Since Donald J. Trump became president almost a year ago, many of us have been diligently trying to figure out what his foreign policy is.
Shortly before Christmas, the White House released the Trump administration’s National Security Strategy, a defense plan for both military and economic security, mandated by law and meant ideally to show where we stand as the leading nation-among-nations.
So what does it reveal about America and its future security, both real and imagined.
First, the Trump “strategy” completely eliminates climate change from its list of threats to national security.
Trump’s philosophy is that paying attention to global warming, soft-power issues like diplomacy, population control, severe water shortages and famine is somehow a self-indulgent, even phony, cause celebre of the liberals. These are issues not worthy of such tough thinkers (or at least talkers) as the president and his gang of populist godfathers.
But thoughtful people cannot seriously dismiss climate change from their concerns about security because we are not dealing only with flooding in Houston, wildfires in Santa Barbara and the veritable destruction of entire areas of Puerto Rico. We are facing a world where island nations like the Maldives will soon face disappearing altogether, and overpopulated nations like Egypt, jam-packed with 90 million desperate people, will soon explode.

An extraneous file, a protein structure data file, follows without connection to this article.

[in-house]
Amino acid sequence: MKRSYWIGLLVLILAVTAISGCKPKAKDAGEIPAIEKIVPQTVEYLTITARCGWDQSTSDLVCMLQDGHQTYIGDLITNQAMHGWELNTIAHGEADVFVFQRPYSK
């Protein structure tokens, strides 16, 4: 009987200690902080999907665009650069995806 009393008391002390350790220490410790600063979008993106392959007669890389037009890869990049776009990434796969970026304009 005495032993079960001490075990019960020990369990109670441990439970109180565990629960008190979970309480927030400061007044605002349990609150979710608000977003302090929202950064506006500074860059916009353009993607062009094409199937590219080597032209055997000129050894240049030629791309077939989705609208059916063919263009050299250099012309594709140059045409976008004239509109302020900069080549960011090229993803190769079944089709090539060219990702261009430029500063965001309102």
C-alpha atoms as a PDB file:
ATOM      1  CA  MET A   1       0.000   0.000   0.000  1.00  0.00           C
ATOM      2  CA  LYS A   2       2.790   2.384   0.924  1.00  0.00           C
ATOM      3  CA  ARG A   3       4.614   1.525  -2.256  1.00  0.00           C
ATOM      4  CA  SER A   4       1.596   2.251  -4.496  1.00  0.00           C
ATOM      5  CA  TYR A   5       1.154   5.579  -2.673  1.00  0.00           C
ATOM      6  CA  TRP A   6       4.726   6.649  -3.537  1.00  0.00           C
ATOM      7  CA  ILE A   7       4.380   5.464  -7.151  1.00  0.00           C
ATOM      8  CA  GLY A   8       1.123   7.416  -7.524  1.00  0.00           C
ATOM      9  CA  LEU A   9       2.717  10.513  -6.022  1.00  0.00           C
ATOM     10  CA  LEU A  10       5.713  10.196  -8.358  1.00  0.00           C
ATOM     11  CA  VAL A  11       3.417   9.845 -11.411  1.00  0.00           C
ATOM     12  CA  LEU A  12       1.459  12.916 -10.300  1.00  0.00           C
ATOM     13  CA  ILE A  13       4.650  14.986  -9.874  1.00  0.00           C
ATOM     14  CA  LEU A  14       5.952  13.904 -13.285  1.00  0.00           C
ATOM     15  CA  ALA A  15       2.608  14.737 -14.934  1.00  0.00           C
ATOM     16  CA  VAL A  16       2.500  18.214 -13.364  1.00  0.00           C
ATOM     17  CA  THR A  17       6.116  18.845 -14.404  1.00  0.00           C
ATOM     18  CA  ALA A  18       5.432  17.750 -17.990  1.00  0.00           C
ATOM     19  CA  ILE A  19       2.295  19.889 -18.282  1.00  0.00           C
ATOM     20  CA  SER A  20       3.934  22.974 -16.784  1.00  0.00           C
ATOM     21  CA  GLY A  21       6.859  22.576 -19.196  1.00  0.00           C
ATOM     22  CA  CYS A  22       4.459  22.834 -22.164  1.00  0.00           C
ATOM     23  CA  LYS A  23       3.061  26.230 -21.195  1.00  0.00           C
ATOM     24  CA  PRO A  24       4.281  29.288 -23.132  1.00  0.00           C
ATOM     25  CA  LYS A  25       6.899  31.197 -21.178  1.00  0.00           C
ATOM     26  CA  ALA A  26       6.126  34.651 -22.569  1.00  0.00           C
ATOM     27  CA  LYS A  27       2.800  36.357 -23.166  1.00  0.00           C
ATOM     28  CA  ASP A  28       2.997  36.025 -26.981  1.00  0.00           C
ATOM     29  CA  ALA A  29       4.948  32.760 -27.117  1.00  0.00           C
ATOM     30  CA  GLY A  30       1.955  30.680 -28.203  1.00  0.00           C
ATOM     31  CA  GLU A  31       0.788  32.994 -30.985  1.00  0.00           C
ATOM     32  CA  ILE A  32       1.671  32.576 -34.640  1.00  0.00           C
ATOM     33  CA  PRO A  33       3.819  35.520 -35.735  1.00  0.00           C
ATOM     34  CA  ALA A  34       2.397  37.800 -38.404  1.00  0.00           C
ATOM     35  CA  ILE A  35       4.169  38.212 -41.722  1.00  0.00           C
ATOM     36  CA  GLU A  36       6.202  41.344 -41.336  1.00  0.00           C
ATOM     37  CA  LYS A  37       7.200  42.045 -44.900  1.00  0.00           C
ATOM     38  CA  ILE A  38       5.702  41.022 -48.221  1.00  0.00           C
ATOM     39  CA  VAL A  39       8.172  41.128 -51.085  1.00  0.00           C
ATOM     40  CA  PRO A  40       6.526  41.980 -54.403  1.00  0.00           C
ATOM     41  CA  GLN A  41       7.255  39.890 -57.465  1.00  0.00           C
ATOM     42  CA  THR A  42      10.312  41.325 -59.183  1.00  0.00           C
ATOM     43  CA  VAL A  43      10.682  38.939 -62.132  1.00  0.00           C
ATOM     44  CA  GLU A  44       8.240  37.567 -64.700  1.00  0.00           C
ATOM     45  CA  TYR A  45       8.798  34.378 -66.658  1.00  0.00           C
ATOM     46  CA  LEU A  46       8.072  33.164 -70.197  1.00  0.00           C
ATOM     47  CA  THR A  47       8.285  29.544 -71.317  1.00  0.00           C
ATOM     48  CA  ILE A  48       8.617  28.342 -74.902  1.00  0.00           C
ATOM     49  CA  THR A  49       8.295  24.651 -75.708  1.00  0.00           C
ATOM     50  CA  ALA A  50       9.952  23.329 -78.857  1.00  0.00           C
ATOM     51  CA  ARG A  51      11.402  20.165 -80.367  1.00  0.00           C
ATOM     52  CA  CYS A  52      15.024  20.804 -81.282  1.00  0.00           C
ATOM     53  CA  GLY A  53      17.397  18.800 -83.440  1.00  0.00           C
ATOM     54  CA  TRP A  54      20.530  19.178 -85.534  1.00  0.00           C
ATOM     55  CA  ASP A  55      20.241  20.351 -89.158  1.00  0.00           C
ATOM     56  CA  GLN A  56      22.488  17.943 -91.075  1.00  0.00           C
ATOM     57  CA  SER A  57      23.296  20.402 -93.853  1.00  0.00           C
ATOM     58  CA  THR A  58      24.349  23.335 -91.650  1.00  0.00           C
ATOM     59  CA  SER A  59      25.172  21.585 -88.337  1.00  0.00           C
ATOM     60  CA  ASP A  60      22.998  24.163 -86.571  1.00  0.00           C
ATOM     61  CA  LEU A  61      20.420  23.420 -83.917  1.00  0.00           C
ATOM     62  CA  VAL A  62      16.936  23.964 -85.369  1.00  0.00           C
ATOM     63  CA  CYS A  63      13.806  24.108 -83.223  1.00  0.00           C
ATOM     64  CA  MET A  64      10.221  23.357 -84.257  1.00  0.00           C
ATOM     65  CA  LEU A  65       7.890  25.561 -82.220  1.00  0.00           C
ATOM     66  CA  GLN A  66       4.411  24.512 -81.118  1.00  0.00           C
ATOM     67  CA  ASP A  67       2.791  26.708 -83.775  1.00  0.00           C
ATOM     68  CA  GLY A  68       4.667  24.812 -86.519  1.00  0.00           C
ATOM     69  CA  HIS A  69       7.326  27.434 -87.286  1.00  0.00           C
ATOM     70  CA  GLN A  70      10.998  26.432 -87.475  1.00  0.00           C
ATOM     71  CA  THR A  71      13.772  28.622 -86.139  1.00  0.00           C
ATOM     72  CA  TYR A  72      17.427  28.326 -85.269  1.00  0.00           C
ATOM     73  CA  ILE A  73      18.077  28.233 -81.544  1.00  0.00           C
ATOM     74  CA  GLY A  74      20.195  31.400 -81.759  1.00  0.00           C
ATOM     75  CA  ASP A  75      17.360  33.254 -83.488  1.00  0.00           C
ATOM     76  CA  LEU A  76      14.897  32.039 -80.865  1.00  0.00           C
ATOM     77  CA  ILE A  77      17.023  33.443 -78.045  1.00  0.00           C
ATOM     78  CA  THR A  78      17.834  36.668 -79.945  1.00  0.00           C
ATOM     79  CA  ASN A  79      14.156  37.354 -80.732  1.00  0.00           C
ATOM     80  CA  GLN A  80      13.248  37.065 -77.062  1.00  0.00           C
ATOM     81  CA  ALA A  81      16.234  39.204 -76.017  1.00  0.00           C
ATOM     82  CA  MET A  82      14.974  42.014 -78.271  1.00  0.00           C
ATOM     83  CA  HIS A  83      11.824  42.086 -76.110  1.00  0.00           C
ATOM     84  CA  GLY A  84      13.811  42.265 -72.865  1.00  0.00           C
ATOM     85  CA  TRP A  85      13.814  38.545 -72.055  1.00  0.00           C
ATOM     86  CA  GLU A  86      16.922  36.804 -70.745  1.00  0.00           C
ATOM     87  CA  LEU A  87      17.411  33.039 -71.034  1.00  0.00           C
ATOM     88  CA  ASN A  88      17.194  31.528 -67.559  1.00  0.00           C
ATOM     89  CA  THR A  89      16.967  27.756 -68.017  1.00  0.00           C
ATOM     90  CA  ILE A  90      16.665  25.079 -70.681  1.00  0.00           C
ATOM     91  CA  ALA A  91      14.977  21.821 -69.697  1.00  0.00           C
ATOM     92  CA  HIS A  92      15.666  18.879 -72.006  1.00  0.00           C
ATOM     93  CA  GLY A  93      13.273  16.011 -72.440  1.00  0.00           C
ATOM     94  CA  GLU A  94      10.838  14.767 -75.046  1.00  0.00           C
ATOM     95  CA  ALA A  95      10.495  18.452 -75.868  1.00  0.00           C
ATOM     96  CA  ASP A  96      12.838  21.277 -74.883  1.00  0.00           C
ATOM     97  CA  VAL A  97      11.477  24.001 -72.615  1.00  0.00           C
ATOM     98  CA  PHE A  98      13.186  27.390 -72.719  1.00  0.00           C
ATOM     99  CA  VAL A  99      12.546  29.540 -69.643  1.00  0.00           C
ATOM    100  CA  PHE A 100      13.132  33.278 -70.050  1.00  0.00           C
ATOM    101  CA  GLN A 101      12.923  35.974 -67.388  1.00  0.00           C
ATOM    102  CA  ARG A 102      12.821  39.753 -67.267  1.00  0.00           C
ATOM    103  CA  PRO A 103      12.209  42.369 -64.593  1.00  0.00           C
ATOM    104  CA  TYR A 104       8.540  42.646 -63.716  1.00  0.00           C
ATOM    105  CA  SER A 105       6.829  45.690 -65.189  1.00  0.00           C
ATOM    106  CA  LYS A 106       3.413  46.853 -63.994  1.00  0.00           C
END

The devilish confluence of threats — drought, a lack of arable land and overpopulation — has already been the cause of tragedies in Rwanda, Syria and Yemen.
And as these patterns are repeated across the globe, it only means more and more desperate migrants will head north, inevitably threatening, and in time destroying, the industrialized European and American civilizations. It does not take much imagination to predict conflicts over food and water, but also simply over space.
Second, the National Security Strategy is singularly economic. No surprise here, given that Trump’s mantra of “jobs, jobs, jobs” and his tax relief for billionaires make it clear that the economy is at the center of everything for him.
We must compete always and everywhere — but only for jobs and for the benefit of the big corporations. “Protecting American interests,” the strategy paper says, “requires that we compete continuously within and across these contests, which are being played out in regions around the world.”
“Economism,” where every social, political and cultural factor is reduced to an economic one, is at the very heart of Donald Trump’s canon.
Except that this is a stubborn and ignorant child’s conception of the world. Mature and responsible people see the world as a combination of the social, the moral, the political, the cultural and, yes, finally, the economic.
Third, Trump’s strategy paper does challenge Russia and China, both described as “revisionist” powers trying to “shape a world antithetical to U.S. values and interests” and to “erode American security and prosperity.”
Here one sees the adroit and sophisticated hand of White House National Security Adviser H.R. McMaster, as the paper points, for the first time, to the dramatic new awareness that U.S. policy in the Far East, based on the belief that China would liberalize politically as it developed economically, is now disproved by the facts.
“Contrary to our hopes,” the paper says, “China expanded its power at the expense of the sovereignty of others in the region.”
In general, the strategy is a surprisingly moderate creation.